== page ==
He added: "The health department continues to have a laser focus on proactive efforts to prevent further outbreaks in long-term care facilities."

For more about Vermont's COVID-19 modeling and what it means for the coming weeks, head here.

Levine also said Wednesday that the state has received a limited number of rapid tests for COVID-19, which will be deployed strategically around the state.

Extended stay-at-home order coming

Vermont's governor has been hinting he would extend his stay-at-home order, which currently expires on April 15. On Wednesday, Scott said the order would be extended Friday.

"These steps are saving lives: Grandparents, parents, neighbors and friends are still with us today because Vermonters have done the right thing, and you deserve all the credit," Scott said. "But we can't lift our foot off the gas just yet, because this could all change in an instant."

While the governor wouldn't elaborate on how long this extension might be, he said without a vaccine available, varying measures to prevent the spread of COVID-19 will be in place "for the foreseeable future."

Levine, the health commissioner, said he didn't think strict social distancing would be required every day of the next year, but it may need to be put in place when and if the coronavirus flares back up in the community, in addition to rapid testing and contact tracing.

"So that any small outbreak of activity can be suppressed as rapidly as it appeared," he said.

Levine added there will likely be antibody testing in Vermont's population in the future.

Unemployment claims

In addition to the order extension, the governor said another priority for his administration this week was the improvement of the unemployment claims process.

"We know we need to do better," Scott said. "We're looking for every opportunity to do that."

Labor Commissioner Michael Harrington said the department is temporarily increasing its staff to handle the high volume of calls coming in while looking for a longer-term solution.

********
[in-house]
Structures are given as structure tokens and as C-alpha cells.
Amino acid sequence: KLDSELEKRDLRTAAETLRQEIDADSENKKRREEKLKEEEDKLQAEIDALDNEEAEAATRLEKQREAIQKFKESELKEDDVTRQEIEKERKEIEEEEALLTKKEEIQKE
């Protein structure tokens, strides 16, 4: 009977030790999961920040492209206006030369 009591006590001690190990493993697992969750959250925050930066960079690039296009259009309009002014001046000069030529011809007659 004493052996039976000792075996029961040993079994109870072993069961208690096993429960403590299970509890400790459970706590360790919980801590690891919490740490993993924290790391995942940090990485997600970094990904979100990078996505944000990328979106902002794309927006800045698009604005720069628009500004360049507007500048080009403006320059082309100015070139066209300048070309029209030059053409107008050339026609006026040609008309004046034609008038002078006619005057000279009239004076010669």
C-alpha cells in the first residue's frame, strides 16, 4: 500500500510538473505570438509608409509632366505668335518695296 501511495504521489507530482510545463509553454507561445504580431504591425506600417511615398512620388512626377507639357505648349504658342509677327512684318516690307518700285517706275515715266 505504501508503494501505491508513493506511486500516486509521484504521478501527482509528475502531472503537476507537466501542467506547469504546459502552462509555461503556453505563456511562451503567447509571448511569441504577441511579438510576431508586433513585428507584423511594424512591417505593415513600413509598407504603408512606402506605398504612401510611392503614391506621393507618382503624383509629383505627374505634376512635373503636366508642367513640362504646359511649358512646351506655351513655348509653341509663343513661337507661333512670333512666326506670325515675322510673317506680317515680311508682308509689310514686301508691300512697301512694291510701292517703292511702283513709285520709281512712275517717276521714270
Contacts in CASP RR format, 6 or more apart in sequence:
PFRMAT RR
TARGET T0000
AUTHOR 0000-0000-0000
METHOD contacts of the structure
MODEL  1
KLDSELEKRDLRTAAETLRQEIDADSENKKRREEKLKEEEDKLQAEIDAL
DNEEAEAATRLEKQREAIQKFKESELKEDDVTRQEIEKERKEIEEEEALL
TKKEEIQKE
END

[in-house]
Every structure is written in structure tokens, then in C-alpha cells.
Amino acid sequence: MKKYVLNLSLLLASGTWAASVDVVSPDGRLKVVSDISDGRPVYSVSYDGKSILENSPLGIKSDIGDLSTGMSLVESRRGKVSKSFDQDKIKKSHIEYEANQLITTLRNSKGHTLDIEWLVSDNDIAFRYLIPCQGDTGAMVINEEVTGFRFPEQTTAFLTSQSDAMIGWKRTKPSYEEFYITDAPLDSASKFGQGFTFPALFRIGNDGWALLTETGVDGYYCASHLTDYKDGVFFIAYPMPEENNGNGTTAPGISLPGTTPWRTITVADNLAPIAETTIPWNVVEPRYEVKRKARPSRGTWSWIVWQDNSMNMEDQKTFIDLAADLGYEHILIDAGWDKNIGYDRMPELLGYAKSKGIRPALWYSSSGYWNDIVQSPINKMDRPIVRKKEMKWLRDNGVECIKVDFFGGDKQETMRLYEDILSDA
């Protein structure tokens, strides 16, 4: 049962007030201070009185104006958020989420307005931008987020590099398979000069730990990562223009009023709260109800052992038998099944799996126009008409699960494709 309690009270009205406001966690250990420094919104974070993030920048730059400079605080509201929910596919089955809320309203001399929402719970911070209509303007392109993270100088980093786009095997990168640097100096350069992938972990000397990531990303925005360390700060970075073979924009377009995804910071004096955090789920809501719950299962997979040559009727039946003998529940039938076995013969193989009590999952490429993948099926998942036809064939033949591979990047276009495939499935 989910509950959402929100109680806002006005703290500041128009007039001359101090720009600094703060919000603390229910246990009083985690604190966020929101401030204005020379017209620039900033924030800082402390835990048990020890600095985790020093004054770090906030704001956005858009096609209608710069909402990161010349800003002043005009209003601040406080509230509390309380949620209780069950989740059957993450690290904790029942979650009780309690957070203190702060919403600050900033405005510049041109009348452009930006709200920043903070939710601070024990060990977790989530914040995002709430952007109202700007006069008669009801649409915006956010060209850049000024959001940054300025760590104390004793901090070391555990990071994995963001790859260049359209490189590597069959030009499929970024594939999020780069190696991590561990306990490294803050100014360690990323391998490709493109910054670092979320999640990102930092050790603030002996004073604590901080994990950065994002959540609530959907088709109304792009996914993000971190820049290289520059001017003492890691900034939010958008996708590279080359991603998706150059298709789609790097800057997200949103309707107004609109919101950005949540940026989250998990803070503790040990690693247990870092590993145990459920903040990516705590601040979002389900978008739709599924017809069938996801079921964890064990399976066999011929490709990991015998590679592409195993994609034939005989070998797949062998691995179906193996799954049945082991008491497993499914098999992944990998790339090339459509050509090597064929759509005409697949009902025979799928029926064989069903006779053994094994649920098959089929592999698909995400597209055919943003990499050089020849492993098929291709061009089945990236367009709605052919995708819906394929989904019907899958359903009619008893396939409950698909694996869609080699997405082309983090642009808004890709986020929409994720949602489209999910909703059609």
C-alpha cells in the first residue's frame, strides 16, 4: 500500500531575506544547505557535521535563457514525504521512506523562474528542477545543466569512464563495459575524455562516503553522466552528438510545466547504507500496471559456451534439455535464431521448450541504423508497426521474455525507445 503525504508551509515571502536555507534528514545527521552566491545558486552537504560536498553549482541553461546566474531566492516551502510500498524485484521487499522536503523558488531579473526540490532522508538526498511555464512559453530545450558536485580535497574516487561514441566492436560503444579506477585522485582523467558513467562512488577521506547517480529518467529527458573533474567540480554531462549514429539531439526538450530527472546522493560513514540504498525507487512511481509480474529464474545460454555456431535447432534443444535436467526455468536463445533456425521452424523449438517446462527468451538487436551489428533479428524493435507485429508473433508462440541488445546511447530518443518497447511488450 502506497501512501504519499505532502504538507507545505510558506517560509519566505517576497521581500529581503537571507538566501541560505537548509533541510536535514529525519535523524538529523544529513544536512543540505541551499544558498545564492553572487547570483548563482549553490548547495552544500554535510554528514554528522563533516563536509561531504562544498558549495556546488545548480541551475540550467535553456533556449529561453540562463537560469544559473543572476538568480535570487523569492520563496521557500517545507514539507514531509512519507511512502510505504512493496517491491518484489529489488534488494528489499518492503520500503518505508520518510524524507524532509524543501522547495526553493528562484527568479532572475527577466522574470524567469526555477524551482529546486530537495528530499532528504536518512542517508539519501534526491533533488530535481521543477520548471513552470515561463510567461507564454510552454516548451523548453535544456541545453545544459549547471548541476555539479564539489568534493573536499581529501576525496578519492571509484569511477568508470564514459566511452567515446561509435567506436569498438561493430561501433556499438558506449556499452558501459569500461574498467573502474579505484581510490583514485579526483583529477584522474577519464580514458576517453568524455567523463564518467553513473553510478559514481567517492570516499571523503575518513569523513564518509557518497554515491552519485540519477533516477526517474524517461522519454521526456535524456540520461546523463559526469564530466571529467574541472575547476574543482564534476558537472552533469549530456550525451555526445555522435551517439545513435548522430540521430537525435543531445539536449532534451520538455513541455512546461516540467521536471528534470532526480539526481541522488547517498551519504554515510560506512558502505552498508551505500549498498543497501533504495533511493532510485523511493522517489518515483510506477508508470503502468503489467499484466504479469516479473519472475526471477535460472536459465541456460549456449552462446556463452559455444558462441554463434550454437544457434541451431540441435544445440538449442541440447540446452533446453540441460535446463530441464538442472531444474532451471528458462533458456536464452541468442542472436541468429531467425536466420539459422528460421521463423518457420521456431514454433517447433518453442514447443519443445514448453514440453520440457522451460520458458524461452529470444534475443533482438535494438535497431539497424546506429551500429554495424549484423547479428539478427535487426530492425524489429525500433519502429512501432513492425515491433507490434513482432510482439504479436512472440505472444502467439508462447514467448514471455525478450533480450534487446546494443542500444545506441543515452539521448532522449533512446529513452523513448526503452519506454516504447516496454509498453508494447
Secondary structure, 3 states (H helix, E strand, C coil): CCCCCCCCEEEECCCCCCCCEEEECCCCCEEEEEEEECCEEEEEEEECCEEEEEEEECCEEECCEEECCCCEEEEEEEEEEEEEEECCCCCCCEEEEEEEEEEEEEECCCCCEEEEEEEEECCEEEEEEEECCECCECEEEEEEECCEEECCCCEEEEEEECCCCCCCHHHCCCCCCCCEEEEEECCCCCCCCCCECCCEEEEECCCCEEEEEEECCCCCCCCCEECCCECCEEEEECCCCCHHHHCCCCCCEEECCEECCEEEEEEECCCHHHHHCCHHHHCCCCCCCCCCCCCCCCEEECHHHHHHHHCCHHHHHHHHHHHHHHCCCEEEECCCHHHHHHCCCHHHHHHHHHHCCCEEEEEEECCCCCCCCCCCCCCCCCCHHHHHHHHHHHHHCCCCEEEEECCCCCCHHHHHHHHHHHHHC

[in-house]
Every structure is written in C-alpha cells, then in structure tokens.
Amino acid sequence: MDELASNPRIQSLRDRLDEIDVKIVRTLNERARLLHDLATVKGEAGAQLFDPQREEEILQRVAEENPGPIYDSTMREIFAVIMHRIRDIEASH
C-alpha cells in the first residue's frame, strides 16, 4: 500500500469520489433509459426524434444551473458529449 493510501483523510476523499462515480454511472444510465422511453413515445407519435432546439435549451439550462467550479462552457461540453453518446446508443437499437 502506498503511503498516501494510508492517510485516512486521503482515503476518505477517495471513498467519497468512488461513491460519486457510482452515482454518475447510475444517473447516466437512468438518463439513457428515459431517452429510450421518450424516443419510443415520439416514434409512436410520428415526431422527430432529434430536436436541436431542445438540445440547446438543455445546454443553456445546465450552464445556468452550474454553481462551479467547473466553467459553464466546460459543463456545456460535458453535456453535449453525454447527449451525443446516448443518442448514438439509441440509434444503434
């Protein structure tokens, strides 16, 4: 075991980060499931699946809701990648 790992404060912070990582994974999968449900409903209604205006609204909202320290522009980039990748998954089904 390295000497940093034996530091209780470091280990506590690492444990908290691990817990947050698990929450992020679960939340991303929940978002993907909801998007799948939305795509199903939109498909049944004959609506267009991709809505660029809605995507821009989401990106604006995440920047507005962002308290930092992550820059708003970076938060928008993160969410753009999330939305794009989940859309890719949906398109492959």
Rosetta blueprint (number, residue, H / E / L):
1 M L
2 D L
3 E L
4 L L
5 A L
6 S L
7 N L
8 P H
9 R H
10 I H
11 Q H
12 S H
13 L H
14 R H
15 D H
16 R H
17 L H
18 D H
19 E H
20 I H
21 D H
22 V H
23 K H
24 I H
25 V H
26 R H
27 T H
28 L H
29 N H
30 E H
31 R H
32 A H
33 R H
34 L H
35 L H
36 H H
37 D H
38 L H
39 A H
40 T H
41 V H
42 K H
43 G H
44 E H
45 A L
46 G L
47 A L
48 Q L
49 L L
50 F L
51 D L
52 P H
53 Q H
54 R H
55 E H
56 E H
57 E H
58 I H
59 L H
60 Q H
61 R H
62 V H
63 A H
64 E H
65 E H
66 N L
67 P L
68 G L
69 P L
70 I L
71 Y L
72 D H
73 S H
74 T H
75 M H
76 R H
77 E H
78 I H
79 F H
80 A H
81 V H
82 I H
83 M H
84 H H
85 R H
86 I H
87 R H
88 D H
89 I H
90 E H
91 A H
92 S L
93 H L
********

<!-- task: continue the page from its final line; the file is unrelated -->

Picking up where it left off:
“Probably 40-50 % of the claims that come through our system have some sort of issue," Harrington said."We’re trying to devote as much staff as we can to sort through those issues."

For more about the state's response to surging unemployment claims amid COVID-19, head here.

Elodie is a reporter and producer for Vermont Public. She previously worked as a multimedia journalist at the Concord Monitor, the St. Albans Messenger and the Monadnock Ledger-Transcript, and she's freelanced for The Atlantic, the Christian Science Monitor, the Berkshire Eagle and the Bennington Banner. In 2019, she earned her MFA in creative nonfiction writing from Southern New Hampshire University.
Abagael is Vermont Public's climate and environment reporter, focusing on the energy transition and how the climate crisis is impacting Vermonters — and Vermont’s landscape.

Abagael joined Vermont Public in 2020. Previously, she was the assistant editor at Vermont Sports and Vermont Ski + Ride magazines. She covered dairy and agriculture for The Addison Independent and got her start covering land use, water and the Los Angeles Aqueduct for The Sheet: News, Views & Culture of the Eastern Sierra in Mammoth Lakes, Ca.